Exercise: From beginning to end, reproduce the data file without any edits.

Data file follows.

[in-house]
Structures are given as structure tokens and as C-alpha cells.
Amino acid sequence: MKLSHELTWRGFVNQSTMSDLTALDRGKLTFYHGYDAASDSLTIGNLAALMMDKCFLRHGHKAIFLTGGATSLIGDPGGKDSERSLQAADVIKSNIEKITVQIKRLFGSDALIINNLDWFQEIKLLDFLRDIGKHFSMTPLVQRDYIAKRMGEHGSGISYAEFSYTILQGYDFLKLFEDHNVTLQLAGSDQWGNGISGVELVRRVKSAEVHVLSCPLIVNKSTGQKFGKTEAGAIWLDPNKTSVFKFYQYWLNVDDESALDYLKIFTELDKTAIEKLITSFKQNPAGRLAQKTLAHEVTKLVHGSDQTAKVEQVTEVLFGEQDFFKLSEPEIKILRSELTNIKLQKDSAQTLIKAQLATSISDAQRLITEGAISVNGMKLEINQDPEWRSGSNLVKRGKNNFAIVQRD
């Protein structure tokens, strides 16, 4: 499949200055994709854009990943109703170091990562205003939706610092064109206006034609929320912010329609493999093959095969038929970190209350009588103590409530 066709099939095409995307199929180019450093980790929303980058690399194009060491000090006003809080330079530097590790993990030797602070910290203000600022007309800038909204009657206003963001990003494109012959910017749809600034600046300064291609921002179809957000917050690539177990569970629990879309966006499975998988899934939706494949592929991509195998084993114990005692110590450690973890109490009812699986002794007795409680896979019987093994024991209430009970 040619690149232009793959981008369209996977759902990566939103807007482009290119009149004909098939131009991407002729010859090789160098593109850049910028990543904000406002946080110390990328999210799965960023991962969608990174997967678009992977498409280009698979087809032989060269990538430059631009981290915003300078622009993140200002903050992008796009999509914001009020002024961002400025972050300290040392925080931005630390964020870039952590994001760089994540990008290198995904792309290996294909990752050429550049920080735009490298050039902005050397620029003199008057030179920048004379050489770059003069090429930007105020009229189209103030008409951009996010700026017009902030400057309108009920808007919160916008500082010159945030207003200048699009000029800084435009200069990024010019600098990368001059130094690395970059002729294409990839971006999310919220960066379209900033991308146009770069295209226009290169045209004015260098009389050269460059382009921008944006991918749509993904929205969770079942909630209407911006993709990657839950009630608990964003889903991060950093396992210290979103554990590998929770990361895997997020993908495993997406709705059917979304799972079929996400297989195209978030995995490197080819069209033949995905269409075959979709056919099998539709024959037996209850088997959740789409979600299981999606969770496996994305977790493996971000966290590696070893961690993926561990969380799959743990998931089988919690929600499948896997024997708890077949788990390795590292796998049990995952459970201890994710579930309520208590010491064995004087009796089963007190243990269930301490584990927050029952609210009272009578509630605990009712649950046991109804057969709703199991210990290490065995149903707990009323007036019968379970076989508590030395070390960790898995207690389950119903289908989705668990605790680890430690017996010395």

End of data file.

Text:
[in-house]
Structures are given as structure tokens and as C-alpha cells.
Amino acid sequence: MKLSHELTWRGFVNQSTMSDLTALDRGKLTFYHGYDAASDSLTIGNLAALMMDKCFLRHGHKAIFLTGGATSLIGDPGGKDSERSLQAADVIKSNIEKITVQIKRLFGSDALIINNLDWFQEIKLLDFLRDIGKHFSMTPLVQRDYIAKRMGEHGSGISYAEFSYTILQGYDFLKLFEDHNVTLQLAGSDQWGNGISGVELVRRVKSAEVHVLSCPLIVNKSTGQKFGKTEAGAIWLDPNKTSVFKFYQYWLNVDDESALDYLKIFTELDKTAIEKLITSFKQNPAGRLAQKTLAHEVTKLVHGSDQTAKVEQVTEVLFGEQDFFKLSEPEIKILRSELTNIKLQKDSAQTLIKAQLATSISDAQRLITEGAISVNGMKLEINQDPEWRSGSNLVKRGKNNFAIVQRD
């Protein structure tokens, strides 16, 4: 499949200055994709854009990943109703170091990562205003939706610092064109206006034609929320912010329609493999093959095969038929970190209350009588103590409530 066709099939095409995307199929180019450093980790929303980058690399194009060491000090006003809080330079530097590790993990030797602070910290203000600022007309800038909204009657206003963001990003494109012959910017749809600034600046300064291609921002179809957000917050690539177990569970629990879309966006499975998988899934939706494949592929991509195998084993114990005692110590450690973890109490009812699986002794007795409680896979019987093994024991209430009970 040619690149232009793959981008369209996977759902990566939103807007482009290119009149004909098939131009991407002729010859090789160098593109850049910028990543904000406002946080110390990328999210799965960023991962969608990174997967678009992977498409280009698979087809032989060269990538430059631009981290915003300078622009993140200002903050992008796009999509914001009020002024961002400025972050300290040392925080931005630390964020870039952590994001760089994540990008290198995904792309290996294909990752050429550049920080735009490298050039902005050397620029003199008057030179920048004379050489770059003069090429930007105020009229189209103030008409951009996010700026017009902030400057309108009920808007919160916008500082010159945030207003200048699009000029800084435009200069990024010019600098990368001059130094690395970059002729294409990839971006999310919220960066379209900033991308146009770069295209226009290169045209004015260098009389050269460059382009921008944006991918749509993904929205969770079942909630209407911006993709990657839950009630608990964003889903991060950093396992210290979103554990590998929770990361895997997020993908495993997406709705059917979304799972079929996400297989195209978030995995490197080819069209033949995905269409075959979709056919099998539709024959037996209850088997959740789409979600299981999606969770496996994305977790493996971000966290590696070893961690993926561990969380799959743990998931089988919690929600499948896997024997708890077949788990390795590292796998049990995952459970201890994710579930309520208590010491064995004087009796089963007190243990269930301490584990927050029952609210009272009578509630605990009712649950046991109804057969709703199991210990290490065995149903707990009323007036019968379970076989508590030395070390960790898995207690389950119903289908989705668990605790680890430690017996010395």